Sudeikis: No? Well, I’m not going to agent you and be like, “if they ask, would you ever want to?” But, look, I know you’re funny. It was really fun to watch you do multi-cam sitcom acting. And then the genre thing, it made me be like, “oh, she would crush on SNL”. You’re always going to internalize stuff because you’re, in my opinion, very, very talented and very, very smart. So then even when you externalize things, like a quadruple take, it would be joyful to watch even in the attempt. Watching the show, it didn’t seem at all like an aberration or like you were putting it on. It felt well conceived and well thought out. And it almost made me wonder if the creator was aware of that or was it all just an act of faith on their part.
Olsen: It was a total act of faith. What they did is they took comedy actors who are really funny and gave them the more dramatic stuff. Because they thought that would balance out when we failed. And we’re like, “You guys are very smart for doing this.”
Sudeikis: Now, are you putting that on them or was that articulated to you day one?
Olsen: We talked about it. We were so open about it. We’re like, “this is very clever that you guys put some of the funniest actors in MCU in these dramatic parts.” But SNL, I watch it every Saturday when it’s live. I’m obsessed with SNL and that’s why I would never! It’s like the ocean. I respect the ocean so much and that’s why I don’t need to go in it.
Sudeikis: I don’t know. I think we’ll see. This is going to be like Charles Foster Kane’s declaration of principles. “I would never host SNL.” And then, “And your host, Elizabeth Olsen.”
Olsen: So tell me about Lasso: small to big.
Sudeikis: Me and my buddies, Joe [Kelly] and Brendan [Hunt], did those commercials in 2013, 2014, and we then sat down to talk about it in 2015. And it was kind of like, “okay, is it another set of commercials? Is it a movie?” I knew what the character was and we all grew up with great sports films, by Ron Shelton and Rudy and Hoosiers and things like that. But then also liked Nora Ephron, you know? We wanted to make something that had a little bit of romance. And romance may not be sexual, it’s also a platonic version of romance. And the story just sort of spooled out of us in a way that garnered a pilot episode and then a well-beat-out outline for a season. Because we were kind of modeling it after the British Office where it’d be like six episodes, six episodes, and then maybe an hour and a half special, like a movie type thing. Not wanting to take up too much space and not knowing how long it would go. And so it only could be a TV show, was the way it felt.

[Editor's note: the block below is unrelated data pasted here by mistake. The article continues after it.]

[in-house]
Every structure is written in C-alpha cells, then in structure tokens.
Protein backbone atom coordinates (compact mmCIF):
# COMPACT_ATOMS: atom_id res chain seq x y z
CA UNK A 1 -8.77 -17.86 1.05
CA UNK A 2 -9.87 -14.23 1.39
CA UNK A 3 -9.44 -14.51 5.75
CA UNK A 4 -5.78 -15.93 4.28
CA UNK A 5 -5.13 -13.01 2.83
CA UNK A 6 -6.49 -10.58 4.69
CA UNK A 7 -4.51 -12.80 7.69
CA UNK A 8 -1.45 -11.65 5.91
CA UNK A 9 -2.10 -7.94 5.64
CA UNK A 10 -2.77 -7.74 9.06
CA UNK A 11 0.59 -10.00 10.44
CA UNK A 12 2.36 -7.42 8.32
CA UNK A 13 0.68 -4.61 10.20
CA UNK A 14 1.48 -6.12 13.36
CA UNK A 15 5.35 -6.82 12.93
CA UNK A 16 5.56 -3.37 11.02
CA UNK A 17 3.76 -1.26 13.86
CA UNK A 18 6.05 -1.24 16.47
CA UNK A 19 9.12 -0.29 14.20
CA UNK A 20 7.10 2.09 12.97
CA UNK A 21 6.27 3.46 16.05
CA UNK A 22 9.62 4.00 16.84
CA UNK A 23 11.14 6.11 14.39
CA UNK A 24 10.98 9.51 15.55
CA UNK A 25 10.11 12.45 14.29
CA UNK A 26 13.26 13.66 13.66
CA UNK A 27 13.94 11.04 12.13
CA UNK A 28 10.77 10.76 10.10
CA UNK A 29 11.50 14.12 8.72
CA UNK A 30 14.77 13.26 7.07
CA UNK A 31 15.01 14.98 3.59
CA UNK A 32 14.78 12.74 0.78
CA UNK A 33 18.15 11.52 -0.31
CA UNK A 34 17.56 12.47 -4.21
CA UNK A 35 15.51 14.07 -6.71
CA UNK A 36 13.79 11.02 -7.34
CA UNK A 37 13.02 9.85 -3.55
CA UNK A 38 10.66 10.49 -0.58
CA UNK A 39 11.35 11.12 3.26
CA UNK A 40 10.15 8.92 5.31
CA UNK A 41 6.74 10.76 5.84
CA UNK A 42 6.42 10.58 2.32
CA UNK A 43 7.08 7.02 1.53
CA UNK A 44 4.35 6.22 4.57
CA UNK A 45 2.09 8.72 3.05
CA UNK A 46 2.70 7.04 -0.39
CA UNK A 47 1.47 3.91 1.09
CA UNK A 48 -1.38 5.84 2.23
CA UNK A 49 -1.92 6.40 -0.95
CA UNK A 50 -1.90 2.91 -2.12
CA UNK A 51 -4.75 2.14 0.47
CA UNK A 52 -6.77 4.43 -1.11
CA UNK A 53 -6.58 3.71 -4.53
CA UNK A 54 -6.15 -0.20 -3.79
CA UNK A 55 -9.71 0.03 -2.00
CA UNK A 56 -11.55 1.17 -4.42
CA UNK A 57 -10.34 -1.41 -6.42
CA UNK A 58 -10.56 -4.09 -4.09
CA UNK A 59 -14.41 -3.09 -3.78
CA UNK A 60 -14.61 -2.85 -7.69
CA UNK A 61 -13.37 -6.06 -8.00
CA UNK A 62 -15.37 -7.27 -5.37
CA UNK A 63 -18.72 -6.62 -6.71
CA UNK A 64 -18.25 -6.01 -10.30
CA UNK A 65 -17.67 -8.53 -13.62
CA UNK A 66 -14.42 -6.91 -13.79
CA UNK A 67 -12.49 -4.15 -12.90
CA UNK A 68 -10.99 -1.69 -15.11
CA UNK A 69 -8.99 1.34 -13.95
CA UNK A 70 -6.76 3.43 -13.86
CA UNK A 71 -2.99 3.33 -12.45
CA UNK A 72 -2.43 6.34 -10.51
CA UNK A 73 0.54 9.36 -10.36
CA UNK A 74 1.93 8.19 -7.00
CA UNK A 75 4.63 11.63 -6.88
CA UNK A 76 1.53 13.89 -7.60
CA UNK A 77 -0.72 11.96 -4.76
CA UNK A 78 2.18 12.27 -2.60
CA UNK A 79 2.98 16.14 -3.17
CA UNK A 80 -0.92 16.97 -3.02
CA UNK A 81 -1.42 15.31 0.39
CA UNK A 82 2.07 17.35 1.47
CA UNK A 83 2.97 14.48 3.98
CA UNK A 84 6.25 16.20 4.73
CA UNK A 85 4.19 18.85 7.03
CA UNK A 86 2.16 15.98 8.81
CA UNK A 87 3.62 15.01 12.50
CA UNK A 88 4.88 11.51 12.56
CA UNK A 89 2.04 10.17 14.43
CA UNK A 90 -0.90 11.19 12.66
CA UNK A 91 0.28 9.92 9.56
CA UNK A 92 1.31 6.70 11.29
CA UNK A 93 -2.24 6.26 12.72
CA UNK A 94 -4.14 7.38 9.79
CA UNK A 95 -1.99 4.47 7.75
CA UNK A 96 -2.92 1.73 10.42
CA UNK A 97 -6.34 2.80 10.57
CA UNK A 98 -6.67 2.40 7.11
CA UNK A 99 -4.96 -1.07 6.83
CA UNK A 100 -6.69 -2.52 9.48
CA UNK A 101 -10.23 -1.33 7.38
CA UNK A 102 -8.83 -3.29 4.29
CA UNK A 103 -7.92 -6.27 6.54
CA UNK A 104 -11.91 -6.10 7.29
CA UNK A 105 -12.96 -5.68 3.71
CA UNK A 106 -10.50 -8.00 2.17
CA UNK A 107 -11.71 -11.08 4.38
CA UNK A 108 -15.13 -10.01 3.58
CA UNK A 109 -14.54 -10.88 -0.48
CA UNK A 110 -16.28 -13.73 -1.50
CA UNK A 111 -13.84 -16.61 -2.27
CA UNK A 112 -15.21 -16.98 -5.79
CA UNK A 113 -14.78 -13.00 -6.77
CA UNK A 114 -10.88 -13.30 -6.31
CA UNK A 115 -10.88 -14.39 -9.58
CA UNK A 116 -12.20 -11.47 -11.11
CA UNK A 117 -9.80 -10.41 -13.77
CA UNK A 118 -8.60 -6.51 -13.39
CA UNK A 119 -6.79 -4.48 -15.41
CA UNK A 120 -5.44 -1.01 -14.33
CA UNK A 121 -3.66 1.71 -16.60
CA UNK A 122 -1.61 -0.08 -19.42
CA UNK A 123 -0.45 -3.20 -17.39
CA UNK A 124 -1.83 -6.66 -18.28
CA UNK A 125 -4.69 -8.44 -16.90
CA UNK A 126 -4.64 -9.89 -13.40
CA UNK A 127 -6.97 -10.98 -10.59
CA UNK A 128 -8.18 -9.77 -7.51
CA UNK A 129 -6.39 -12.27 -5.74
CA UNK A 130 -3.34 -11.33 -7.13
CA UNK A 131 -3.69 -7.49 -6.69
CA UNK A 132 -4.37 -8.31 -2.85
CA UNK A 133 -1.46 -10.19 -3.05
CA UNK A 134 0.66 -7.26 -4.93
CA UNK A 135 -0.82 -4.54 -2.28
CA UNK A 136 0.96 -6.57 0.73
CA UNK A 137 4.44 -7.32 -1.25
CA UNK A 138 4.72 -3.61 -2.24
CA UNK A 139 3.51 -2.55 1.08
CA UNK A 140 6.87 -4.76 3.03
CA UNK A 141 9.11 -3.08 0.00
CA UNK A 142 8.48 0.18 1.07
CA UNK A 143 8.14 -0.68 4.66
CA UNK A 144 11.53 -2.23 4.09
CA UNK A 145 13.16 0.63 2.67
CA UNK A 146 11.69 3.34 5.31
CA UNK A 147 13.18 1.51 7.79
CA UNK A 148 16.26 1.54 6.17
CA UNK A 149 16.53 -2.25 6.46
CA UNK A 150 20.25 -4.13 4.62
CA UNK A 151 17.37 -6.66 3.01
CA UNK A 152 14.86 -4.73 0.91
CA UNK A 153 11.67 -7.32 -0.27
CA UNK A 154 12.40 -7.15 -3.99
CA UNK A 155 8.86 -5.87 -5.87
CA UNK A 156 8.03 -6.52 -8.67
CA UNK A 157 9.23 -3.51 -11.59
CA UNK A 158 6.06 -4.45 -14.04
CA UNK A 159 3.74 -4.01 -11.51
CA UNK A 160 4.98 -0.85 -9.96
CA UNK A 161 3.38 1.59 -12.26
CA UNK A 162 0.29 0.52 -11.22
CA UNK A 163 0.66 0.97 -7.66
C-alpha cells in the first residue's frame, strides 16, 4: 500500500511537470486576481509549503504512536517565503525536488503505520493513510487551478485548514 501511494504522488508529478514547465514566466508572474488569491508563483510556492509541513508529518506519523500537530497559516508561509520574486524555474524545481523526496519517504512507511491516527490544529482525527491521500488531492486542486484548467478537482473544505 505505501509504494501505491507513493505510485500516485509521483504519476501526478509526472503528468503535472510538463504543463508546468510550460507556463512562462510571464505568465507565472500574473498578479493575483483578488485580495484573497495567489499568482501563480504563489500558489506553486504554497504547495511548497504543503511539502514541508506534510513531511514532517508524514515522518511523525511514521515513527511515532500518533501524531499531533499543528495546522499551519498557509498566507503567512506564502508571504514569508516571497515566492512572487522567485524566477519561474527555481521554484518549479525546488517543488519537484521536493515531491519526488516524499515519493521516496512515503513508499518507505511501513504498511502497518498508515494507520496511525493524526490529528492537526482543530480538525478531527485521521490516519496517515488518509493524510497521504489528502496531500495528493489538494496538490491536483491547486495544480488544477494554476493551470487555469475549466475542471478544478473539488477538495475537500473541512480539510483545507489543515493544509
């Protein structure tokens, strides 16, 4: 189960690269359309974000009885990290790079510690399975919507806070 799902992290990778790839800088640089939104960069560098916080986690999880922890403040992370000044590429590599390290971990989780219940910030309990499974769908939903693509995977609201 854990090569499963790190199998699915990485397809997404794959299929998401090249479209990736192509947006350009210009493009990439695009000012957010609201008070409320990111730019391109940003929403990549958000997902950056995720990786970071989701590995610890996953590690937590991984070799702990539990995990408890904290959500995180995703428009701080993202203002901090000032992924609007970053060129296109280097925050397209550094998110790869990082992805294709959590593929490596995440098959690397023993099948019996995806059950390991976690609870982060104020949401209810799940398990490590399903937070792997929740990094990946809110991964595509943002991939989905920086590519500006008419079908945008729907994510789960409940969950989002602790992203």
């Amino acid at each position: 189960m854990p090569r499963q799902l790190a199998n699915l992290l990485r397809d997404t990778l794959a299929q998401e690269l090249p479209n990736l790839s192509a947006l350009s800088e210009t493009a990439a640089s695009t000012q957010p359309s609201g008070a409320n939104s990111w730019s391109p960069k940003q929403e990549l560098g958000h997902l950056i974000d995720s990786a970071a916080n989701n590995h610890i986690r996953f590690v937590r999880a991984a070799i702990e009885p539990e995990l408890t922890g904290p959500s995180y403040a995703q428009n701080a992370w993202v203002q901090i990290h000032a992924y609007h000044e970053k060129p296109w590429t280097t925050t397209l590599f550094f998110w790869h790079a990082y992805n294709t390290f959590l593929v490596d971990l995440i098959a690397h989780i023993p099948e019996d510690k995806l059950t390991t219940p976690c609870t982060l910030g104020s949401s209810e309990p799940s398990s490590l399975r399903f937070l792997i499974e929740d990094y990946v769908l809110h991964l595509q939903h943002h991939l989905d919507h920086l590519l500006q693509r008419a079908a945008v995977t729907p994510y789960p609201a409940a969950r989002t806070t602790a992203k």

And so then it went away for a while because that was in 2015. And then lo and behold, it comes back around when I met Bill Lawrence for this other project. That one didn’t work out, but he was like, “Do you have anything?” I said, “Well, we have this.” And I remember having a whole bunch of stuff in this office, more work than I think he realized. He’s like, “Oh yeah, this is definitely, this is a whole thing. Okay. Wow. You guys have really thought this through.”
Olsen: Did you have a [writers] room or did you already write most of it?
Sudeikis: No, we definitely had a room. It was like I knew the chords, I knew the structure of things. We had a great room of 11 people for the first season. With hiring people, we just had good fortune. I didn’t know it was interesting at the time, but asking people during the interview process who their mentors were, who were the people that encouraged them, who made you think you could do this for a living—you can learn a lot about a person by listening to them talk about their mentors, their heroes.
Olsen: With the jokes, I feel like they’re so quick, but they’re so specific to people who watch sports and who knows sports. Well, not all of them, but a lot of the jokes are. Do you have a list of ones that you want to get in there or are these coming up in the room? Because it gets me as a big sports person.